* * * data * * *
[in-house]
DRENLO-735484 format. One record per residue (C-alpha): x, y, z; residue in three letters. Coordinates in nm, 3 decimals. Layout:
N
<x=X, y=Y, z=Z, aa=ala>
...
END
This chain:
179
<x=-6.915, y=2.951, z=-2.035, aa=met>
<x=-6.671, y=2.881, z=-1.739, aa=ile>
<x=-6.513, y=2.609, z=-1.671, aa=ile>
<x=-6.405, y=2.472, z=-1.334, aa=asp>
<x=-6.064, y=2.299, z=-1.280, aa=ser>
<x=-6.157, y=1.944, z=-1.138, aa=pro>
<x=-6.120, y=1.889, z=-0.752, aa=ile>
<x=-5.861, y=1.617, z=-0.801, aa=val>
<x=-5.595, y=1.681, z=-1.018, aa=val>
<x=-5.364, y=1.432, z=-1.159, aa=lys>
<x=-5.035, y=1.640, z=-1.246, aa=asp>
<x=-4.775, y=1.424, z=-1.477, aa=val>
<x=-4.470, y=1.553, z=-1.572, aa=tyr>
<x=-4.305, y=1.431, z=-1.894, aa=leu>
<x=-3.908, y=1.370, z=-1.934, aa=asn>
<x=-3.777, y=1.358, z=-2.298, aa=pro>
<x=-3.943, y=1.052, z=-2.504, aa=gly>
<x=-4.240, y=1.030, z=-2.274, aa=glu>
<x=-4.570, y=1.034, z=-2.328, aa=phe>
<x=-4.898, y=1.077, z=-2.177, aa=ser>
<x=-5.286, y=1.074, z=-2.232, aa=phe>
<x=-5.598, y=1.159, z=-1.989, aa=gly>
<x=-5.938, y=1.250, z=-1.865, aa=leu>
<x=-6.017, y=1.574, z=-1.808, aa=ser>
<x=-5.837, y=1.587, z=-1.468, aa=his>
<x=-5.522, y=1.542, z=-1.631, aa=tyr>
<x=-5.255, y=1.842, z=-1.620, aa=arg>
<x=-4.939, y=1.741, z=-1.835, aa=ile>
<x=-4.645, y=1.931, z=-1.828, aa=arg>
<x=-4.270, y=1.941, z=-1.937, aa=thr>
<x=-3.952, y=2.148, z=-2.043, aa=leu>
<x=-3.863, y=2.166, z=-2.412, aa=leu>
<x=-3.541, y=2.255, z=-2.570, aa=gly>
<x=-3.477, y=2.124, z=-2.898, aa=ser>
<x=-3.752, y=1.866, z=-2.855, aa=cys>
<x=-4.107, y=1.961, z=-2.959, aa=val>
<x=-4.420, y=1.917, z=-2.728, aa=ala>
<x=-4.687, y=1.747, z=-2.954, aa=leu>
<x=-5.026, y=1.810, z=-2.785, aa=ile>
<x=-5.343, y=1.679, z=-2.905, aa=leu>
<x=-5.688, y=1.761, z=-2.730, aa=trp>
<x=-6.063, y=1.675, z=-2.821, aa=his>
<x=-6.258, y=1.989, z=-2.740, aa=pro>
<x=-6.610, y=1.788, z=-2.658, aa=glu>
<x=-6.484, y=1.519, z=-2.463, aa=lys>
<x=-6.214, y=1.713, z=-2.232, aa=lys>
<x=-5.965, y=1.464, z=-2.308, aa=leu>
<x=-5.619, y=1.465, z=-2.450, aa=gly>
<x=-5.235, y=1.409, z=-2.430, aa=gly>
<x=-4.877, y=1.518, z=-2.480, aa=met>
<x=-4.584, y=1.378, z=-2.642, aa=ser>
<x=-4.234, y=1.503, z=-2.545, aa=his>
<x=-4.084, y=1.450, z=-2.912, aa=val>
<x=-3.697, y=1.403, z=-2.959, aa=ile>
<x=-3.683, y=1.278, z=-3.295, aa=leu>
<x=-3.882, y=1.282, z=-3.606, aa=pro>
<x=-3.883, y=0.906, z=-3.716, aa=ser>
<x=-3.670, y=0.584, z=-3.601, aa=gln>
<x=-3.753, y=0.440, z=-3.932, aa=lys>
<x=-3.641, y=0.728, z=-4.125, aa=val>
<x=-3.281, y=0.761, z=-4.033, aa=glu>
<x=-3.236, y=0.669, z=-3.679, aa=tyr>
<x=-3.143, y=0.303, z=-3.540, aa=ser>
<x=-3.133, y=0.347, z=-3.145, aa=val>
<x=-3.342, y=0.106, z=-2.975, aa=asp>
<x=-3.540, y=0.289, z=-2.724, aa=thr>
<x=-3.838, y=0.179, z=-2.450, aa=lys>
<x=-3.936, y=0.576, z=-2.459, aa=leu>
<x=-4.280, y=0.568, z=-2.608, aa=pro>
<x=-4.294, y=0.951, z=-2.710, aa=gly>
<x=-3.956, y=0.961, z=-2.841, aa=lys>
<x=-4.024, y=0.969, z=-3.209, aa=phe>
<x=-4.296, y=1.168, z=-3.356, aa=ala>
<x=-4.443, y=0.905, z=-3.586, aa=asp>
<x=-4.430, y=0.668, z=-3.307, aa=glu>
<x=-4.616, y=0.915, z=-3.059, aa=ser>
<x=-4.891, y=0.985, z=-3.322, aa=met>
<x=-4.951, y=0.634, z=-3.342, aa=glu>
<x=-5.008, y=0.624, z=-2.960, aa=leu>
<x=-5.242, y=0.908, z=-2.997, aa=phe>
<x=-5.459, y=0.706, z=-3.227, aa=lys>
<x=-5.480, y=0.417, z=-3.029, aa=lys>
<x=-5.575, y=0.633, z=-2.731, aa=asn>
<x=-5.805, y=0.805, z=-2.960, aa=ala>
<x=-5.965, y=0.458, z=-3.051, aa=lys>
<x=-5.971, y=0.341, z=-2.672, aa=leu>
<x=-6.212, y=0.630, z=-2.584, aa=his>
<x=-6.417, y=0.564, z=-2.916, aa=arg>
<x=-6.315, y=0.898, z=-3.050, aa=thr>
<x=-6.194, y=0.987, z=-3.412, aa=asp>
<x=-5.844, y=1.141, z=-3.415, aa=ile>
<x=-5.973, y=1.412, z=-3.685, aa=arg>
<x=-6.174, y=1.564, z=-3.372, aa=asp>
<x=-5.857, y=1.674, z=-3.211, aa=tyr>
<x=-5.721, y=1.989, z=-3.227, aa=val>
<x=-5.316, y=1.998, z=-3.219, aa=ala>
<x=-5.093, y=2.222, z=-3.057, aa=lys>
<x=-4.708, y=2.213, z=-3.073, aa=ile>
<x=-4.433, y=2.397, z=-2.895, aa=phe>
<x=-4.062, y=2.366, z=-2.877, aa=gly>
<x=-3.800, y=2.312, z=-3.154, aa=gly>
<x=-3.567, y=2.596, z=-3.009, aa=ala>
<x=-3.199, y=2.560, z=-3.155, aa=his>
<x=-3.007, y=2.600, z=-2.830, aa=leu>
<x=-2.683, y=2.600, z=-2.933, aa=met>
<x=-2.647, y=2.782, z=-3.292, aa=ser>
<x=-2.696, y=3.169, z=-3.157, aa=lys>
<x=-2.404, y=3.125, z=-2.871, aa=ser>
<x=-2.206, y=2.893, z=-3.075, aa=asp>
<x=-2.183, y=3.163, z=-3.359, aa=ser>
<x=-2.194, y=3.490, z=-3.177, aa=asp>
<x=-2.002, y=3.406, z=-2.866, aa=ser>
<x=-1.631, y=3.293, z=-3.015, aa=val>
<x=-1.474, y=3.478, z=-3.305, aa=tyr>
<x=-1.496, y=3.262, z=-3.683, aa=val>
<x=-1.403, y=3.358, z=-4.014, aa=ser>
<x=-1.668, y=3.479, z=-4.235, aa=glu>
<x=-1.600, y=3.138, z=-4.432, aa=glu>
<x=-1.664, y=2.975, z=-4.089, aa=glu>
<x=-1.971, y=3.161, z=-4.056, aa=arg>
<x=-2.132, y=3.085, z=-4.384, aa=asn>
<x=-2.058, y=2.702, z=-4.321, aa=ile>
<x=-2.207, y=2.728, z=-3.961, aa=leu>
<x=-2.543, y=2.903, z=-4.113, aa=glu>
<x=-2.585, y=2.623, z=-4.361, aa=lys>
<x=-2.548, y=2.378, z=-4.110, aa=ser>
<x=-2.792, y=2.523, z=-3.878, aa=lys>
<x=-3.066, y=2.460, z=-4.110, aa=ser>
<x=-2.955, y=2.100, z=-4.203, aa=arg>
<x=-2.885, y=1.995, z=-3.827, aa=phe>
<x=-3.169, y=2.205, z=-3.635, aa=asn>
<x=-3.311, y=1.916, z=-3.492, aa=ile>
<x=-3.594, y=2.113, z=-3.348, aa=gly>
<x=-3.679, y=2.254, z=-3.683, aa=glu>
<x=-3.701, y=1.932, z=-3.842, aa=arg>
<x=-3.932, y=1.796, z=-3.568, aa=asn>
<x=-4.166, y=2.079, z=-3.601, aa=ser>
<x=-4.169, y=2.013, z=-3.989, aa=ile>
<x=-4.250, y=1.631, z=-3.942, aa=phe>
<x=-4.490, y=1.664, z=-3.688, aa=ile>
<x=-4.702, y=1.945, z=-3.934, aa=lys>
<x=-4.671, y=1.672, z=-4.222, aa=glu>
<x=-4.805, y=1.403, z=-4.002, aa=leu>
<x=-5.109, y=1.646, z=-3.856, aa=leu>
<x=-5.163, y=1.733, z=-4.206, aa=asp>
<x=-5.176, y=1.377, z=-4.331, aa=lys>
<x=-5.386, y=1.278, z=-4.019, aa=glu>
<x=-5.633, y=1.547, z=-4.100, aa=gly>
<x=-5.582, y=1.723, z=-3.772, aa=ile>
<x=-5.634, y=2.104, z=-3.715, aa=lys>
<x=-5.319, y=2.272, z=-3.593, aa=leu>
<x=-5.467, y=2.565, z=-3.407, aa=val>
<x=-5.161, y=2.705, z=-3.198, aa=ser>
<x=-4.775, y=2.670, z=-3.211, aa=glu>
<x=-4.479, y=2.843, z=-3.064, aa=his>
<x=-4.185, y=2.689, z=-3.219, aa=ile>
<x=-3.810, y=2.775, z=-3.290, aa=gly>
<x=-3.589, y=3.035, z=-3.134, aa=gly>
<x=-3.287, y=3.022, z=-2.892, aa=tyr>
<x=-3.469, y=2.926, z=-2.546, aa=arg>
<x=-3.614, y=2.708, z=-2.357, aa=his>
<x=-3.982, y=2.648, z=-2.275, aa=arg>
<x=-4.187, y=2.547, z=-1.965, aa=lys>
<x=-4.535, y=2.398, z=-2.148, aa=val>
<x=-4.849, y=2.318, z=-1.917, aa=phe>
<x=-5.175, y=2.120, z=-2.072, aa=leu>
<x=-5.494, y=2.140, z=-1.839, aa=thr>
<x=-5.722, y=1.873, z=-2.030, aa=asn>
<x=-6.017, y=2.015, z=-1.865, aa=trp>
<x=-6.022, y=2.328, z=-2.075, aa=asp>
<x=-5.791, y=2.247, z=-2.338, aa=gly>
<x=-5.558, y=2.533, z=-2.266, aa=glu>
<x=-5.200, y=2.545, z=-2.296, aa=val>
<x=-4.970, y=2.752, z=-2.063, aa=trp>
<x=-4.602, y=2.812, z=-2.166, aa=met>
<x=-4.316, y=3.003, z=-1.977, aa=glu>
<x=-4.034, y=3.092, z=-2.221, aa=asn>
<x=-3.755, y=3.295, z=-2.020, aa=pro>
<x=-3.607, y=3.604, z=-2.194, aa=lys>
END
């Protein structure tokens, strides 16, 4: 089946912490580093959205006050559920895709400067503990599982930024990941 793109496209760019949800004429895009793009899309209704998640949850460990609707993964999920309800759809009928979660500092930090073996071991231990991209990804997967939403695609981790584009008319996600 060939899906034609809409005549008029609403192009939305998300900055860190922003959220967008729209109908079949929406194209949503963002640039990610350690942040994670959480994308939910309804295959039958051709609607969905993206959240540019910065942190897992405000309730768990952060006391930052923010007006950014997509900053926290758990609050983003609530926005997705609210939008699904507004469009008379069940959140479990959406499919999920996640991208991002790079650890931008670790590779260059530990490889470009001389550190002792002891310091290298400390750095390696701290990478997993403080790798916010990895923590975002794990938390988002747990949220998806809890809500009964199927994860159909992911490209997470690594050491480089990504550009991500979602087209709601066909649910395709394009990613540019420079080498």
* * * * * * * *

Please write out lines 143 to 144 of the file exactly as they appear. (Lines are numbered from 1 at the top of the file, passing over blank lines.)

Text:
<x=-3.701, y=1.932, z=-3.842, aa=arg>
<x=-3.932, y=1.796, z=-3.568, aa=asn>